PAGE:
The collapse of communism and the triumph of democracy were major events in the 20th century. As a result, American power has ascended in the world. Power is clearly important, and we must be prepared to use it, including military force, where necessary and appropriate. But the real strength of America is in our ideals. They’re not easily summarized, but they are set forth in our Declaration of Independence and our Constitution and, surely, they include the sovereignty of the people, the primacy of individual liberty, an independent judicial system, the rule of law applied equally to every citizen and crucially to the government itself, and opportunity for every member of our society. Neither we, nor anyone else, should ever forget that the United States was a great nation long before it was a great military power or economic power.

We recognize that all human beings and all human societies are imperfect. We are not always right and we can never be perfectly consistent, yet we can and must work harder and better to live up to our principles as individuals and as a nation.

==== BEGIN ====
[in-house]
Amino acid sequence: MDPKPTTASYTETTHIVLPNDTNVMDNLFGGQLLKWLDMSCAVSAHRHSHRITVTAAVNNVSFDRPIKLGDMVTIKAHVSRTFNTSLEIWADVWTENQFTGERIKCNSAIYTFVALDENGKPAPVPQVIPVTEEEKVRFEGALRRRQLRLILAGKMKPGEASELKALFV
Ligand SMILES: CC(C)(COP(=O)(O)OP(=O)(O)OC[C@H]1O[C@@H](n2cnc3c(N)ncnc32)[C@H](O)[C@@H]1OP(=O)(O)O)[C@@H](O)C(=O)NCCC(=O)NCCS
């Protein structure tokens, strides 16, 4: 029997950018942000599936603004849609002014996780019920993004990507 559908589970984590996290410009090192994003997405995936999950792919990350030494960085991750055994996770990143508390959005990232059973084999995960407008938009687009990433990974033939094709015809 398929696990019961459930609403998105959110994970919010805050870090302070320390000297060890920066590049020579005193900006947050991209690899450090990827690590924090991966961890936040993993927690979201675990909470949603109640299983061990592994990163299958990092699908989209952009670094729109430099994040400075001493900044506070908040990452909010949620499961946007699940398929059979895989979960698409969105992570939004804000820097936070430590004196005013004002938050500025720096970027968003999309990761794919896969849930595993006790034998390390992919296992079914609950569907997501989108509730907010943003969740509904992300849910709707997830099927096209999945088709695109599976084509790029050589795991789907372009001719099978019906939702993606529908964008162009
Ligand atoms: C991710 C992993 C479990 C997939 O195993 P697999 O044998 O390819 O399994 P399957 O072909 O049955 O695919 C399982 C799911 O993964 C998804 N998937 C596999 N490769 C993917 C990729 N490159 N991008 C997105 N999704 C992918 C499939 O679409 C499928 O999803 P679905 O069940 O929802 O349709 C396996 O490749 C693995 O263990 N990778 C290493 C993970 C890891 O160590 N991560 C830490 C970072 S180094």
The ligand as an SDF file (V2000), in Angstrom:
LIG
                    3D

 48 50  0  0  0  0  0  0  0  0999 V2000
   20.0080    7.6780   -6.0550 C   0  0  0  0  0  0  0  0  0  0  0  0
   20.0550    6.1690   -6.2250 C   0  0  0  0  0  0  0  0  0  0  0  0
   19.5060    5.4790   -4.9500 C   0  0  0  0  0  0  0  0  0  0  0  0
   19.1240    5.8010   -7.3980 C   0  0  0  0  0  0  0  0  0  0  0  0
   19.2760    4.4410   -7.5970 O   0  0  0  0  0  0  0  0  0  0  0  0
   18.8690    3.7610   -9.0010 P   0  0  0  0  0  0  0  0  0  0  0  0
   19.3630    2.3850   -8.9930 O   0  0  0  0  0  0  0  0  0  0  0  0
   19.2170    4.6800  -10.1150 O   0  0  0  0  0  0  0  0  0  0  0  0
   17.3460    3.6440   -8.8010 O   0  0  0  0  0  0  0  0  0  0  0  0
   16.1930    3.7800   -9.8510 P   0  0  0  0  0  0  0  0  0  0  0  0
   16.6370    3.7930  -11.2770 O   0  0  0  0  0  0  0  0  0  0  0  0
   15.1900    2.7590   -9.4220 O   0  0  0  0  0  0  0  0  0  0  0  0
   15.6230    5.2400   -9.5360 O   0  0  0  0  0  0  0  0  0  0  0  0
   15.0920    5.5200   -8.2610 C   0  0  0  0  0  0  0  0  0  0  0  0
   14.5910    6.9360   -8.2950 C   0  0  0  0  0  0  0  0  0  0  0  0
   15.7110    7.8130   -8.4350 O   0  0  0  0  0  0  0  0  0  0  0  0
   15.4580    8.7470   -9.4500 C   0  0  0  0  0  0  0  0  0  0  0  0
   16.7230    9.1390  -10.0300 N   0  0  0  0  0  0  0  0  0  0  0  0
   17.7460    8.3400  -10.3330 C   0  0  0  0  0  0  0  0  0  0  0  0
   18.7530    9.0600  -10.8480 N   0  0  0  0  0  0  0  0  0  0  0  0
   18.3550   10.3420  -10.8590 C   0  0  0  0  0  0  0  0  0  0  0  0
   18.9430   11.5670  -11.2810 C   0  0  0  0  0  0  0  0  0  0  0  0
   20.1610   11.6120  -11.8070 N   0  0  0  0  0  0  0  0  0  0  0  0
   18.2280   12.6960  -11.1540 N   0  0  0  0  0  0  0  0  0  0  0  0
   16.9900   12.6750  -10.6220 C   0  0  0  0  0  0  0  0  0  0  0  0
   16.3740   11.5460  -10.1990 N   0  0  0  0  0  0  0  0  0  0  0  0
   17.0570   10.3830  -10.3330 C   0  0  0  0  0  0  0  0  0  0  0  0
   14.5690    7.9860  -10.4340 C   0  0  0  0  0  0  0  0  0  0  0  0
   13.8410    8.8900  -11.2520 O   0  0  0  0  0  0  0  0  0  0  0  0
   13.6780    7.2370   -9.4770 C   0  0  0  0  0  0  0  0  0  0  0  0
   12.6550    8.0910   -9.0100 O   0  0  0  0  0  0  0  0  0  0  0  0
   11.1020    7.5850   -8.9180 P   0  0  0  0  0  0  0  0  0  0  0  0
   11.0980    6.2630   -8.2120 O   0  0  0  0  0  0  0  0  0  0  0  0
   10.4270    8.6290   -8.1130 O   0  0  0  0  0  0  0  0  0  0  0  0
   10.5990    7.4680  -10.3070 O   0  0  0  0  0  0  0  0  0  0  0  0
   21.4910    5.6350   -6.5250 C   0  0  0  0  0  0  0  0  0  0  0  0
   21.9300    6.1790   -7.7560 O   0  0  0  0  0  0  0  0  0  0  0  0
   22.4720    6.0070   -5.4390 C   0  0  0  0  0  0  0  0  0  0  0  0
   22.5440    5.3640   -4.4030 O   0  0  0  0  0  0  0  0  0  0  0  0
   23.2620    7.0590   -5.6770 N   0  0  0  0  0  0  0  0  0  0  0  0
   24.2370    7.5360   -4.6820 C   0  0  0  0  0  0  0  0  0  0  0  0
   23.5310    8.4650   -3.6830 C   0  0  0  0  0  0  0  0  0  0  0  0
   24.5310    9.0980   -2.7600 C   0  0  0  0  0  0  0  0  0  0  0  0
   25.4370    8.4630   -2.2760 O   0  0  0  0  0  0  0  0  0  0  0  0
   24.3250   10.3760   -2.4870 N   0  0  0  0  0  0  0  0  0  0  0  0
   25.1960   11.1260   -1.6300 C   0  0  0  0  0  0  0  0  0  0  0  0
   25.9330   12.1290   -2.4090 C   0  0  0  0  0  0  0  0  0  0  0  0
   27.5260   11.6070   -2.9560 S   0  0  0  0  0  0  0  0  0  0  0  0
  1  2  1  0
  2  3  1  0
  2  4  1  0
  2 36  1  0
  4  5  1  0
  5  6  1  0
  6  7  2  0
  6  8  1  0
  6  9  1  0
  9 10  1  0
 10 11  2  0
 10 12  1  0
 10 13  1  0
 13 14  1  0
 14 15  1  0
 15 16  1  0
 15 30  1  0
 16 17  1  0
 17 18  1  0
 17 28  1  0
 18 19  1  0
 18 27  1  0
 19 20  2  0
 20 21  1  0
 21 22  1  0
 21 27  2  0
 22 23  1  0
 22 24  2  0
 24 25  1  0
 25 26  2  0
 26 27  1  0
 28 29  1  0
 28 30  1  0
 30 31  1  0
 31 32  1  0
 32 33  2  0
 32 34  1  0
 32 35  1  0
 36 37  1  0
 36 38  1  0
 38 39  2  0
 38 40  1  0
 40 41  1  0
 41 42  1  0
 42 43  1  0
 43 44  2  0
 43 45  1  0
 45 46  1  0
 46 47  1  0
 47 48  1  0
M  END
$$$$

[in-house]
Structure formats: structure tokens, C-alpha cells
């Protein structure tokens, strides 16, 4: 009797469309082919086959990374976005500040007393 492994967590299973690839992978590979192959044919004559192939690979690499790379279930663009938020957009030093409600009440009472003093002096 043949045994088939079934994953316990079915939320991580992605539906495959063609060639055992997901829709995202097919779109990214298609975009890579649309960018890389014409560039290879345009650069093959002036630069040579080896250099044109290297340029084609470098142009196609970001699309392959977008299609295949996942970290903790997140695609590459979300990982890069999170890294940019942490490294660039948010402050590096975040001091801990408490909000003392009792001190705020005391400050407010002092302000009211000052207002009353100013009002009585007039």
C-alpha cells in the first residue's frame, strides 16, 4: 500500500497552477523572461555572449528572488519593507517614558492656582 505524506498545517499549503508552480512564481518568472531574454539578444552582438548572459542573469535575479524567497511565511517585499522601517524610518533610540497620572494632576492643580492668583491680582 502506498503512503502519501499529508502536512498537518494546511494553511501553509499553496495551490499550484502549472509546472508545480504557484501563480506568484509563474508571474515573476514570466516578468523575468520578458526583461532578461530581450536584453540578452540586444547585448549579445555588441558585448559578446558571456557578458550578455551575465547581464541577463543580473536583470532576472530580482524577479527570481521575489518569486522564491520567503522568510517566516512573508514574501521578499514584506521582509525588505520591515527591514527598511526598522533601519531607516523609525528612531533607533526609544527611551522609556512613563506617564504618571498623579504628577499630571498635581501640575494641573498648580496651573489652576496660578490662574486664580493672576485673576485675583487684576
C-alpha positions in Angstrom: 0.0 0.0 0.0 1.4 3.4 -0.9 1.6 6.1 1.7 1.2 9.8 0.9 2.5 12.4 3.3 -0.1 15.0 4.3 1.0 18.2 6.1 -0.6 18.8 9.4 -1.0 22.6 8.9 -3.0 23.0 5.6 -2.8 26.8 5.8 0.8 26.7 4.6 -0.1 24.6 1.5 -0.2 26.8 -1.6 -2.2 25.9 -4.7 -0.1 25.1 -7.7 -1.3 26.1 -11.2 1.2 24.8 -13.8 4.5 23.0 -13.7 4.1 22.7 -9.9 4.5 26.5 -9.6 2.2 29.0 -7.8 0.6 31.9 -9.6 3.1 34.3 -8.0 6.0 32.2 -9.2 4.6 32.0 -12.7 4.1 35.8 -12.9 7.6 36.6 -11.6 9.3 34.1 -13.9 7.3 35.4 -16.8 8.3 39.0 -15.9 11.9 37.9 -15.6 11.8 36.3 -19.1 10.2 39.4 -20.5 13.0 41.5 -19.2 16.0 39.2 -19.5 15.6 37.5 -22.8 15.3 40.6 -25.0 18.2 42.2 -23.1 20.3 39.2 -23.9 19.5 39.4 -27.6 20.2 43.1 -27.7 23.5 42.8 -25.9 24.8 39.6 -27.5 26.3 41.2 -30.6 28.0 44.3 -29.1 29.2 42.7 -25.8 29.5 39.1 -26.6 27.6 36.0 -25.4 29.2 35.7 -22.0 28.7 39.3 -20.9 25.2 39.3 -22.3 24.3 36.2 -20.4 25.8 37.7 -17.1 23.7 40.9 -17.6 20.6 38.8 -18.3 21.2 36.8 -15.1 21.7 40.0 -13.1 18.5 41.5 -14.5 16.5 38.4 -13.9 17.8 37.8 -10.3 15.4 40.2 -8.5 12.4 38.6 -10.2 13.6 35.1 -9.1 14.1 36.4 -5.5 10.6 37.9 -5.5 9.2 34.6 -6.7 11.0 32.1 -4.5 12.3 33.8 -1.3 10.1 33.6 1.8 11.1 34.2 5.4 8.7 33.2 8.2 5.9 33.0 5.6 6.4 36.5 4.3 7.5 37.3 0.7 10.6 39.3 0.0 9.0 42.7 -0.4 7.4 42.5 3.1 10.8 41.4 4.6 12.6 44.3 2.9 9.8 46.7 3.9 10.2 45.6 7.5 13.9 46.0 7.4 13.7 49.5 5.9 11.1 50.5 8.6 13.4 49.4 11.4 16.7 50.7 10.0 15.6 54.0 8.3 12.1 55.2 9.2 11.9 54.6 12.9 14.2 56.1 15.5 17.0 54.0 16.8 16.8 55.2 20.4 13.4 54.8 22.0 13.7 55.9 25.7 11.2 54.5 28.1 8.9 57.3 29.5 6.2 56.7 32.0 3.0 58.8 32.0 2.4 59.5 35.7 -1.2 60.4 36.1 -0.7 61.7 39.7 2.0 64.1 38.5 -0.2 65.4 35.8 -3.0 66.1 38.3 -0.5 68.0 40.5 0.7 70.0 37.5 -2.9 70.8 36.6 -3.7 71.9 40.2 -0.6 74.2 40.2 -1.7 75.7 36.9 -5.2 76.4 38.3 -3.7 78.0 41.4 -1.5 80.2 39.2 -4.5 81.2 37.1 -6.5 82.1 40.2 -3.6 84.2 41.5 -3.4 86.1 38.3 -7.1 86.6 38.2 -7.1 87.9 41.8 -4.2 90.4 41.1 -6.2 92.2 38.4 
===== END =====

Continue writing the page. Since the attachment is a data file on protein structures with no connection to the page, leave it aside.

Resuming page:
We’re fortunate to be Americans, to live in a society which, despite our many and serious imperfections, is still to me the most free, the most just, the most open in all of human history. From that society, each of us receives many benefits. With benefits come responsibilities. You graduates have the good fortune to receive an advanced education at a highly rated institution of higher education. You have an important role to play in preserving and improving our way of life. There is much for all of us to do. Each of you will have your own list of what you see as our society’s challenges and its failings. I will mention just two that have been important to me throughout my public career.

If you believe that every American child, regardless of background or family wealth, is entitled a good education, you must oppose any action that would prevent them from having that opportunity. If you believe that every American is entitled to equal opportunity and equal justice, you must stand up and speak out against all forms of discrimination and injustice. Never forget that, in the presence of evil, silence makes you an accomplice.